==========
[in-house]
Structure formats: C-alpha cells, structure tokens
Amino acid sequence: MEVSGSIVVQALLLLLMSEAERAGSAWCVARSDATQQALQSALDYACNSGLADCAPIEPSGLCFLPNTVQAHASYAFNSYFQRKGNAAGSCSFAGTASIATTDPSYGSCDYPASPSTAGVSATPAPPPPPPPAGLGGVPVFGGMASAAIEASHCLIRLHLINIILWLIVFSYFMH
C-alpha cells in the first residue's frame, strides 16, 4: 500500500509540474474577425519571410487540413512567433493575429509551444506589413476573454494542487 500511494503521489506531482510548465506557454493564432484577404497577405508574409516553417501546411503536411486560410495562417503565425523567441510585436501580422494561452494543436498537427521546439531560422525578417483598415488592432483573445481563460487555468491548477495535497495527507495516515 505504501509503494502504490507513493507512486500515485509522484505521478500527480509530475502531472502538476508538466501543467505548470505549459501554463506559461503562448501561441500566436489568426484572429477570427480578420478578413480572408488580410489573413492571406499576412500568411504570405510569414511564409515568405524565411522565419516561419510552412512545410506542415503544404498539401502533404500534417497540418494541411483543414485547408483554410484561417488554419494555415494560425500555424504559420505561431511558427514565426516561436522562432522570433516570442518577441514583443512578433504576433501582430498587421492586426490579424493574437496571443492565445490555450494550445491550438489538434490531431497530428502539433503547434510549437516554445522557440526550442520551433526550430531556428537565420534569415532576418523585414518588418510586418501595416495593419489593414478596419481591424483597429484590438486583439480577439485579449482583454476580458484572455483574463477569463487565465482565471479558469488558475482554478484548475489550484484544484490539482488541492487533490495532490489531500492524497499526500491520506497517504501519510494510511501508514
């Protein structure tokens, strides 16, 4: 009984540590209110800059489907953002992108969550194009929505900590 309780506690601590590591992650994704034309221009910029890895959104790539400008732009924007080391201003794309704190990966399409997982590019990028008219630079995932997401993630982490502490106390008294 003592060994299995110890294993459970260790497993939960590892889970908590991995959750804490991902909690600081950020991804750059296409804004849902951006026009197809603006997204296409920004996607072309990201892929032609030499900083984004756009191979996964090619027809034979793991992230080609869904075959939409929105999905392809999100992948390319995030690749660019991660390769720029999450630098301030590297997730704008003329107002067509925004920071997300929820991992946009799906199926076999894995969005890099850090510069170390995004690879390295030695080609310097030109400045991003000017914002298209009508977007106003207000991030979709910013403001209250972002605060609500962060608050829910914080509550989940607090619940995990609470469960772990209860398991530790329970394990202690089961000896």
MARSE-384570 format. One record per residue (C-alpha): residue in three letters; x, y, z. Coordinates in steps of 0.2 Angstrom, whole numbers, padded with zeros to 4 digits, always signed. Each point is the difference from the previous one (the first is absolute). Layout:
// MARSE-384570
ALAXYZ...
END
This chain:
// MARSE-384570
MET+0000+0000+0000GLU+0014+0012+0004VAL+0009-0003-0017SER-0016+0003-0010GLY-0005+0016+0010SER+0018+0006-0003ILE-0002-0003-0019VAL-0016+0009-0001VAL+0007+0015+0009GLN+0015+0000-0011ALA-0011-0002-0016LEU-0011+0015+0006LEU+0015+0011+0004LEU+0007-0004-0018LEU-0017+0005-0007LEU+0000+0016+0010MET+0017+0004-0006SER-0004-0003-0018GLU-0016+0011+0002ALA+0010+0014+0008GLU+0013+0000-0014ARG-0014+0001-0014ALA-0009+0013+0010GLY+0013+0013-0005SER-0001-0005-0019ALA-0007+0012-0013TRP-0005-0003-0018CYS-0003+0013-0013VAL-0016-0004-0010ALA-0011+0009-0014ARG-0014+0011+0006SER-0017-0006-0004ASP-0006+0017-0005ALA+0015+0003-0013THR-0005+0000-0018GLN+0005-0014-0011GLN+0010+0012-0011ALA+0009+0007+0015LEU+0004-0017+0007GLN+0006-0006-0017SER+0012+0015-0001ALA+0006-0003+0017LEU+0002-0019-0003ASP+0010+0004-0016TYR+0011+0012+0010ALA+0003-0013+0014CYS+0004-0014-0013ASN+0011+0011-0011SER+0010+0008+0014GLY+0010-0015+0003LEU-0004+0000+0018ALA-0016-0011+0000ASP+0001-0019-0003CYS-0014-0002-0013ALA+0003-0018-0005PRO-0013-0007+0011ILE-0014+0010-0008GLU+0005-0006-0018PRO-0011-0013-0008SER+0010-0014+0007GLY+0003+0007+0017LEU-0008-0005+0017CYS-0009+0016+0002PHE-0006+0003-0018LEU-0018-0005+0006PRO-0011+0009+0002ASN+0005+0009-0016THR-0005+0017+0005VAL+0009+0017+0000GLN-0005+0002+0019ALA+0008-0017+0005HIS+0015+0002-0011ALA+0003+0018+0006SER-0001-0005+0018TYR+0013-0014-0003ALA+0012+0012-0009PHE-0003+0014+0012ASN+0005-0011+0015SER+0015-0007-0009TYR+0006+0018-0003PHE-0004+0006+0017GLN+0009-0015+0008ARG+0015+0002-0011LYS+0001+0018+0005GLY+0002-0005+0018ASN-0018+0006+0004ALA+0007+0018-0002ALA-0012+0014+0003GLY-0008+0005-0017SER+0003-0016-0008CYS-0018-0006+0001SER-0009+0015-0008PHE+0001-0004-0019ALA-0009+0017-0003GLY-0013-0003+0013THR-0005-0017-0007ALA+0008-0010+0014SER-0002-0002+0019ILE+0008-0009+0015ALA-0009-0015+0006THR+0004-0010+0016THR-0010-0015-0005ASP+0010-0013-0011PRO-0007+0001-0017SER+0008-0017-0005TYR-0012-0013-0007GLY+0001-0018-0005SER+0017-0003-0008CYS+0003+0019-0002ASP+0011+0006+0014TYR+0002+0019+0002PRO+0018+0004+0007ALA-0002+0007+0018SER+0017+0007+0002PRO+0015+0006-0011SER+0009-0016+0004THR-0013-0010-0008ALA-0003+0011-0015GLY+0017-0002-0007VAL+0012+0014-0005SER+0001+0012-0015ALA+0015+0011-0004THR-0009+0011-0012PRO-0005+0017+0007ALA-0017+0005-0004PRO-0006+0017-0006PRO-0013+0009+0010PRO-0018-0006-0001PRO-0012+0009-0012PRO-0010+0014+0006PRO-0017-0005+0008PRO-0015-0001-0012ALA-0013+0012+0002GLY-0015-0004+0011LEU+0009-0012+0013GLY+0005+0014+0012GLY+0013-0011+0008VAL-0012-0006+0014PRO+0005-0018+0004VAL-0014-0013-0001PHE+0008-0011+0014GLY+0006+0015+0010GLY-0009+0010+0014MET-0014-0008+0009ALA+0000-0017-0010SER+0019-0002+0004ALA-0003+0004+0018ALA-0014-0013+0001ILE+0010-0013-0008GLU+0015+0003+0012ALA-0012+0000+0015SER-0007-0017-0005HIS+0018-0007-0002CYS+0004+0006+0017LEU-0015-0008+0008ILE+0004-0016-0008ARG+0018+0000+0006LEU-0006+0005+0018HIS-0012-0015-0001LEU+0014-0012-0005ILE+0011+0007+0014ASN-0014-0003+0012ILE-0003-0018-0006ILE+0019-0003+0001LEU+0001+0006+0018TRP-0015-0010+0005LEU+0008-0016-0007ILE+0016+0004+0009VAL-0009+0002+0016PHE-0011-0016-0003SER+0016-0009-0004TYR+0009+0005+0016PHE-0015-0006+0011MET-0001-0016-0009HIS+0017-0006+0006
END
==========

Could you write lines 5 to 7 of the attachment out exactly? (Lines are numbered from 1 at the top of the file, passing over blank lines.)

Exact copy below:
């Protein structure tokens, strides 16, 4: 009984540590209110800059489907953002992108969550194009929505900590 309780506690601590590591992650994704034309221009910029890895959104790539400008732009924007080391201003794309704190990966399409997982590019990028008219630079995932997401993630982490502490106390008294 003592060994299995110890294993459970260790497993939960590892889970908590991995959750804490991902909690600081950020991804750059296409804004849902951006026009197809603006997204296409920004996607072309990201892929032609030499900083984004756009191979996964090619027809034979793991992230080609869904075959939409929105999905392809999100992948390319995030690749660019991660390769720029999450630098301030590297997730704008003329107002067509925004920071997300929820991992946009799906199926076999894995969005890099850090510069170390995004690879390295030695080609310097030109400045991003000017914002298209009508977007106003207000991030979709910013403001209250972002605060609500962060608050829910914080509550989940607090619940995990609470469960772990209860398991530790329970394990202690089961000896």
MARSE-384570 format. One record per residue (C-alpha): residue in three letters; x, y, z. Coordinates in steps of 0.2 Angstrom, whole numbers, padded with zeros to 4 digits, always signed. Each point is the difference from the previous one (the first is absolute). Layout:
// MARSE-384570